In 1951, a young graduate student named Howard Temin arrived at Caltech to pursue a project in fruit fly embryology. However, after only a few months, Temin became bored with fruit flies. He joined a neighboring animal virology lab and shifted his focus to the budding field of cancer biology.
Temin’s new PhD project revolved around a peculiar pathogen known as Rous Sarcoma Virus (RSV). RSV is an RNA oncovirus; upon infecting chickens, it rapidly induces the development of soft tissue tumors. Since the mechanism controlling this transformation was unclear, Temin wanted to narrow RSV’s oncogenic properties down to specific set of genes. An exhaustive series of mutation screens suggested that only a single gene - dubbed v-SRC - was necessary for RSV oncogenesis. RSV remained infectious when this gene was mutated, but lost its characteristic ability to form tumors.
Though the discovery of v-SRC explained what was driving RSV oncogenesis, it did not clarify how this process occurred. Temin, after finding a faculty position in the University of Wisconsin, provided part of the answer. In early 1970s, he conducted a labeling experiment that uncovered a critical component of the RSV life cycle. Following infection, RSV was capable of transiently incorporating its genetic material into a host cell’s genome. Now known as reverse transcription, this process enables RSV to pick up short, random sections of DNA from its host.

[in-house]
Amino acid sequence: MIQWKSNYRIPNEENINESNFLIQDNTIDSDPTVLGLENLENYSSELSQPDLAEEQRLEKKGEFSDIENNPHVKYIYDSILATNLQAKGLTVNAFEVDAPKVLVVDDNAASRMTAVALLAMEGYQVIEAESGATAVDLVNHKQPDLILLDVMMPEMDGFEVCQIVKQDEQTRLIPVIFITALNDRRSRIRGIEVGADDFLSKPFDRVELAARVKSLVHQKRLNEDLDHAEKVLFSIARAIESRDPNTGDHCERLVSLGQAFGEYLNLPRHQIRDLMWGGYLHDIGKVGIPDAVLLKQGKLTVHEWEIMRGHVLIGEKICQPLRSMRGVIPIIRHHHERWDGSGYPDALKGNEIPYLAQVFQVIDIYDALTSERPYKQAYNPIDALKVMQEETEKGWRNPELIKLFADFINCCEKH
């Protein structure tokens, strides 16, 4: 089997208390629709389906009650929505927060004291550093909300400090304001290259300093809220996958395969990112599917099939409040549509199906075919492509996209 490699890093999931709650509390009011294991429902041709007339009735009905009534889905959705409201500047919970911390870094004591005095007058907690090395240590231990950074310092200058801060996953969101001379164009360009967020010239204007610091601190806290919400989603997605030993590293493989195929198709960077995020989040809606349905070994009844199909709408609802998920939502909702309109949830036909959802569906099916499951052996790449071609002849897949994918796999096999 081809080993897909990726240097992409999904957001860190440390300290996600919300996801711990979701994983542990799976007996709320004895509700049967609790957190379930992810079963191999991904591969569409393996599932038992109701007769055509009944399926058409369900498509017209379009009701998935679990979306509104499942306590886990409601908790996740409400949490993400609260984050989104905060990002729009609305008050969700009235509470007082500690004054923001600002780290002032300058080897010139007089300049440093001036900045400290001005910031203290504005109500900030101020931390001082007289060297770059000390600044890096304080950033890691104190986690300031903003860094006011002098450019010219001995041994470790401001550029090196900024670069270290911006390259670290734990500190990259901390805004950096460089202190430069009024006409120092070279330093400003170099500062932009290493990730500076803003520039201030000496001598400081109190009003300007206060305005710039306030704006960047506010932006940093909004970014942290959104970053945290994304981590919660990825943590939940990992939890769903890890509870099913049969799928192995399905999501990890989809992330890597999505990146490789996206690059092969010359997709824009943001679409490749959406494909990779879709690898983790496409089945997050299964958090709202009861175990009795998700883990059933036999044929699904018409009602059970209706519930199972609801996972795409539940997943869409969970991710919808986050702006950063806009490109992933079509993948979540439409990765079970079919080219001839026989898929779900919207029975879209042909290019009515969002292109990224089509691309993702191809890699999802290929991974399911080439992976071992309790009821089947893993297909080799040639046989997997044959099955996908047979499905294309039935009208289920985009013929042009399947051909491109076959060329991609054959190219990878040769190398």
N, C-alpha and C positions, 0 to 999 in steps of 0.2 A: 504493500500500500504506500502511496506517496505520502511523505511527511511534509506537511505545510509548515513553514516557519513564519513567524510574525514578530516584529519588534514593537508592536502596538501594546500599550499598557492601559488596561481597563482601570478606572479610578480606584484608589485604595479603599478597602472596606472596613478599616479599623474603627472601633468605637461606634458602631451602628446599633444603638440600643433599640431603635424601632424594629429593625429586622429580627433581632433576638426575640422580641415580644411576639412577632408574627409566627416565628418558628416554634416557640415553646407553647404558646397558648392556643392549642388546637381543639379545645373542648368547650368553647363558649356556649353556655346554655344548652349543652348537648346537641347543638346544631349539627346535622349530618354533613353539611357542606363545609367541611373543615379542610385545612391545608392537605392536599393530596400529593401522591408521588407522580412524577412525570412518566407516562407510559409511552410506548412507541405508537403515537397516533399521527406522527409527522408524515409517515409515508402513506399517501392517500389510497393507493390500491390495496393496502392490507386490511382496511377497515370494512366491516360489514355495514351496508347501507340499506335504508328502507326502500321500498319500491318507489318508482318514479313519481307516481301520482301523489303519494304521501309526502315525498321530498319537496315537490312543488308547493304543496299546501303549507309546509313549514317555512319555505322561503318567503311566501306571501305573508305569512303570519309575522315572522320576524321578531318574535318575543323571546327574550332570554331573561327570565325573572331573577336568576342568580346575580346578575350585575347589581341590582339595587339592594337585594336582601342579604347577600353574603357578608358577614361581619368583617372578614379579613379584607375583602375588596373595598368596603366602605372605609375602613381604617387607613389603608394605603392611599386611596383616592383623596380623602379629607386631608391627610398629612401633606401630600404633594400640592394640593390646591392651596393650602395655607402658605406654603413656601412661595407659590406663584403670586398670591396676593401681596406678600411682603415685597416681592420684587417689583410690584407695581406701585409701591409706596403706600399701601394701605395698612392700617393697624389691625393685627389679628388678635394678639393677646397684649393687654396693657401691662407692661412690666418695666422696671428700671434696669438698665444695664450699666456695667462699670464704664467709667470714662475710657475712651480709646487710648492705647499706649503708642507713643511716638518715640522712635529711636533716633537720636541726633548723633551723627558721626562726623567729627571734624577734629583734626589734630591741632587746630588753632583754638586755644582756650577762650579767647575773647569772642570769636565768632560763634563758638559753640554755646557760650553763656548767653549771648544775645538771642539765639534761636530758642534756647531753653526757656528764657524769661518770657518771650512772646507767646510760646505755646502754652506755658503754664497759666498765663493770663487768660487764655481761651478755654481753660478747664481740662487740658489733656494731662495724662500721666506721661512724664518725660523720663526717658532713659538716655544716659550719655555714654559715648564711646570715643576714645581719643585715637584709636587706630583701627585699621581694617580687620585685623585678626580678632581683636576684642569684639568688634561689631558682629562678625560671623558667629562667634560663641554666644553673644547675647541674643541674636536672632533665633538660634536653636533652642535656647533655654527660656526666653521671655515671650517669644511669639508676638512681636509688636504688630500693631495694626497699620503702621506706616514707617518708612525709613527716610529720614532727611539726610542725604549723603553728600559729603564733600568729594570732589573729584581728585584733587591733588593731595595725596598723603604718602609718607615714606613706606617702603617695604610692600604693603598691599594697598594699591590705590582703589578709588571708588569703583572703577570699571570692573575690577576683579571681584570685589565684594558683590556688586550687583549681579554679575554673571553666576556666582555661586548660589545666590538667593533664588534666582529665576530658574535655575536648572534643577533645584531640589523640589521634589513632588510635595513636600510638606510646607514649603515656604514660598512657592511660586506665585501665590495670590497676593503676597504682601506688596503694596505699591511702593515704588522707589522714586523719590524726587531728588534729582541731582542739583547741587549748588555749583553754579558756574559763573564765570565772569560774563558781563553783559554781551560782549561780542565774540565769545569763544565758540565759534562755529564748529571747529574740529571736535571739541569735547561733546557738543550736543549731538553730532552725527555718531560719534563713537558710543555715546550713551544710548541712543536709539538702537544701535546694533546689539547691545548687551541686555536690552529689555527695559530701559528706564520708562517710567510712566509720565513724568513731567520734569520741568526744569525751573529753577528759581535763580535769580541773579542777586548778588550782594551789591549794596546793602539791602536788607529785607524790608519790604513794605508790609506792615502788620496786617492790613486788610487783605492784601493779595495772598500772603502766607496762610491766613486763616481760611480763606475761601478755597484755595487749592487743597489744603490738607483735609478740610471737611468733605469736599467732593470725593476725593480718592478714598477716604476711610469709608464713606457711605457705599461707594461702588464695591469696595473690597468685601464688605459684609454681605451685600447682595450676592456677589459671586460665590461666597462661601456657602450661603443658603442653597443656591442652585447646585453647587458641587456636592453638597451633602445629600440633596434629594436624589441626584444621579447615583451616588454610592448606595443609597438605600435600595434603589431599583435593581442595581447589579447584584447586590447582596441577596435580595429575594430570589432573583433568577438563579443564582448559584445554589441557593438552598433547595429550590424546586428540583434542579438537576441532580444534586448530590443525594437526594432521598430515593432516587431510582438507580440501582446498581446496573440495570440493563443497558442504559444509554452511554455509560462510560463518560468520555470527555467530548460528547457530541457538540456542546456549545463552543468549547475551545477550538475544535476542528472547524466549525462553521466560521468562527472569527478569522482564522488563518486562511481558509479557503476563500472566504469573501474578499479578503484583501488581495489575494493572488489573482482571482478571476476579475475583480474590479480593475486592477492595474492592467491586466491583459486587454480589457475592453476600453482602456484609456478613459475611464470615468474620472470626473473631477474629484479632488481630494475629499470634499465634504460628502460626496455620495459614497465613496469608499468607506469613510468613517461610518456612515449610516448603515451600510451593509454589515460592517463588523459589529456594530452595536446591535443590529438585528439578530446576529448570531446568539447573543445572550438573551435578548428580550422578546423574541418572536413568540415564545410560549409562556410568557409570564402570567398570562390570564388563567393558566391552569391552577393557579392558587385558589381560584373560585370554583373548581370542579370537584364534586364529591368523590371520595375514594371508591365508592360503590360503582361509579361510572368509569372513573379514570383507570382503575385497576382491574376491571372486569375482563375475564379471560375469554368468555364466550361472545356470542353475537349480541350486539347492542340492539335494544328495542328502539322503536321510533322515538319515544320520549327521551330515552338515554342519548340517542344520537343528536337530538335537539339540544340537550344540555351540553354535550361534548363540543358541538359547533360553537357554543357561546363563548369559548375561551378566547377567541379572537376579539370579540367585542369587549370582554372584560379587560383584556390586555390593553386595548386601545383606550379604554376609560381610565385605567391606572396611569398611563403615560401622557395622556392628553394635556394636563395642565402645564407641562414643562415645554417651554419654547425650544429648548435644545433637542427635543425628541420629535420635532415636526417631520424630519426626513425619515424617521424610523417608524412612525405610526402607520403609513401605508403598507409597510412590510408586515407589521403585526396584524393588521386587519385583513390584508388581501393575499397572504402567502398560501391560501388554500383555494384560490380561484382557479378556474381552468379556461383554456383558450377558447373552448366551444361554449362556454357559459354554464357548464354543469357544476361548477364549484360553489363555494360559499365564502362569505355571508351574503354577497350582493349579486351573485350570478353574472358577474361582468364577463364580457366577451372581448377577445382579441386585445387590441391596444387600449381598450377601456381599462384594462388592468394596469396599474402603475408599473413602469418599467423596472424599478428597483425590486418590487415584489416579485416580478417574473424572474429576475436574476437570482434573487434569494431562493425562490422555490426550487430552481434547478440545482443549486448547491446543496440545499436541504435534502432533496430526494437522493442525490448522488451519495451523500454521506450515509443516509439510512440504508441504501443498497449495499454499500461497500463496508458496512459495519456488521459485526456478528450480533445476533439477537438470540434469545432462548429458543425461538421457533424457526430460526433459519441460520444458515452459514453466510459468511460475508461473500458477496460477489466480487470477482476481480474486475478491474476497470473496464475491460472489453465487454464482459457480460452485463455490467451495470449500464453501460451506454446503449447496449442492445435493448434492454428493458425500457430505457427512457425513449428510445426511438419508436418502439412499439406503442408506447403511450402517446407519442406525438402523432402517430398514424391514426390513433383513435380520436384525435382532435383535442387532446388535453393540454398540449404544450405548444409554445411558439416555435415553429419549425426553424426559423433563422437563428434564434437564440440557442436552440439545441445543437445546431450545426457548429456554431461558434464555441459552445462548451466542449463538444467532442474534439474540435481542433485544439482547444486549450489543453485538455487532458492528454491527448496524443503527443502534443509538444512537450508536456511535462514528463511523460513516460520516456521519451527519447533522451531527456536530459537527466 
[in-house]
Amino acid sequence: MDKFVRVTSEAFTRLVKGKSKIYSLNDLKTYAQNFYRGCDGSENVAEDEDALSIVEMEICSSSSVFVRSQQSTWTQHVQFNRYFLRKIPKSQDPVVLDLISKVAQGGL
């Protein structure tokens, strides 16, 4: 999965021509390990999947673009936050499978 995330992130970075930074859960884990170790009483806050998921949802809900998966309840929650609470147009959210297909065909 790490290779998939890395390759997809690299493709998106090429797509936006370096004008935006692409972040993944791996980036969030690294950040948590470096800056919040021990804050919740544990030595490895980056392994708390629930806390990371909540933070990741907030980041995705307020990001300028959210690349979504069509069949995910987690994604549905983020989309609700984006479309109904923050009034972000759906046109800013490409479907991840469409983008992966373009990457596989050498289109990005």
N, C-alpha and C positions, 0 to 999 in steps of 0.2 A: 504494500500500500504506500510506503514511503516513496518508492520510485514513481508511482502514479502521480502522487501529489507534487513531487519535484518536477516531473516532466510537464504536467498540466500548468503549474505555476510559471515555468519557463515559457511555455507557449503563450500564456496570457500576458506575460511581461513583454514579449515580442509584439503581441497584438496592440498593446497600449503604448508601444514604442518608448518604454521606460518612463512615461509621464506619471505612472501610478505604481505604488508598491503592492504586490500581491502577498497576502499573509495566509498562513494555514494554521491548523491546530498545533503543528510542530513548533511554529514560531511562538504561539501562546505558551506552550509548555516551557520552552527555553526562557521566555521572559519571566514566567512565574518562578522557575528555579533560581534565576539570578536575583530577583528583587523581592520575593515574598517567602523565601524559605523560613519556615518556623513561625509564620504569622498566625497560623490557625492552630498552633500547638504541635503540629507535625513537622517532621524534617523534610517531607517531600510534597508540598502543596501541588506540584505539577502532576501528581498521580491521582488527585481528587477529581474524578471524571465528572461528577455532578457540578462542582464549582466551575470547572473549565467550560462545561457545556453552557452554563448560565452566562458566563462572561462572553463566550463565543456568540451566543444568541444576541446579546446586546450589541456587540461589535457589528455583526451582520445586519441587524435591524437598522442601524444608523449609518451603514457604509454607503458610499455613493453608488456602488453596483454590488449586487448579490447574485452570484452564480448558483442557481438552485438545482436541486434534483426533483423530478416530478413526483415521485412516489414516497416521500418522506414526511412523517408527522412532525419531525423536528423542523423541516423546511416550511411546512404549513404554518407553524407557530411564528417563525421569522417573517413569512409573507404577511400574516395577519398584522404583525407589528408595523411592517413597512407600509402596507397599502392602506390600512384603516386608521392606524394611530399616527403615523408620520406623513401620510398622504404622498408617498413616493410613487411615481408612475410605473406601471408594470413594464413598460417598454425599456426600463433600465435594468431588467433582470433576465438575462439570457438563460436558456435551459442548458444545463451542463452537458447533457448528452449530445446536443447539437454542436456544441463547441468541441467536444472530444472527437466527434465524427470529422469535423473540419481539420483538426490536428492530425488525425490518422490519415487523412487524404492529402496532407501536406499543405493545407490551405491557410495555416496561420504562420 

After discovering reverse transcription, Temin decided to (once again) switch fields, redirecting his attention towards the newly-minted field of molecular biology. Fortunately, other virologists were eager to his continue his work. In the late 1970s, a NIH researcher named Harold Varmus reviewed Temin’s RSV experiments and attempted to create a DNA probe for the v-SRC sequence. Much to his surprise, his probe not only found v-SRC in cells infected with RSV, but also in uninfected cells. Varmus proposed an elegant explanation after reviewing this result. He argued that v-SRC was a cell proliferation gene that RSV had captured, mutated, and overactivated through reverse-transcription. Though v-SRC is viral, Varmus believed that its less-active cellular progenitor - dubbed c-SRC - should exist as a normal, functional component of the host genome.
This hypothesis was quickly verified by later experiments, which both confirmed the existence of c-SRC and its necessity for cellular growth. c-SRC was not merely similar to v-SRC; the two genes were practically identical. Substituting a single regulatory amino acid effectively transformed healthy c-SRC protein into its hyperactive, oncogenic sibling. Normal, healthy c-SRC was always one or two unlucky mutations away from becoming a proper oncogene, and to acknowledge this fact, Varmus dubbed it proto-oncogene.
Varmus’ proposal led to a paradigm shift in cancer research. Ten years after the publication of his seminal c-SRC paper, laboratories around the world discovered dozens of proto-oncogenes. Much like c-SRC, most of these genes seemed to play two-faced roles: functioning both as central regulators of proliferation and key drivers of oncogenesis. Attention shifted towards characterizing these genes, their associated signaling pathways, and the genetic changes underlying their pathogenic variants. Molecular research began to frame cancer as the now-familiar disease of self: a disorder that arises from our own genome, with an almost inseparable link to growth and development.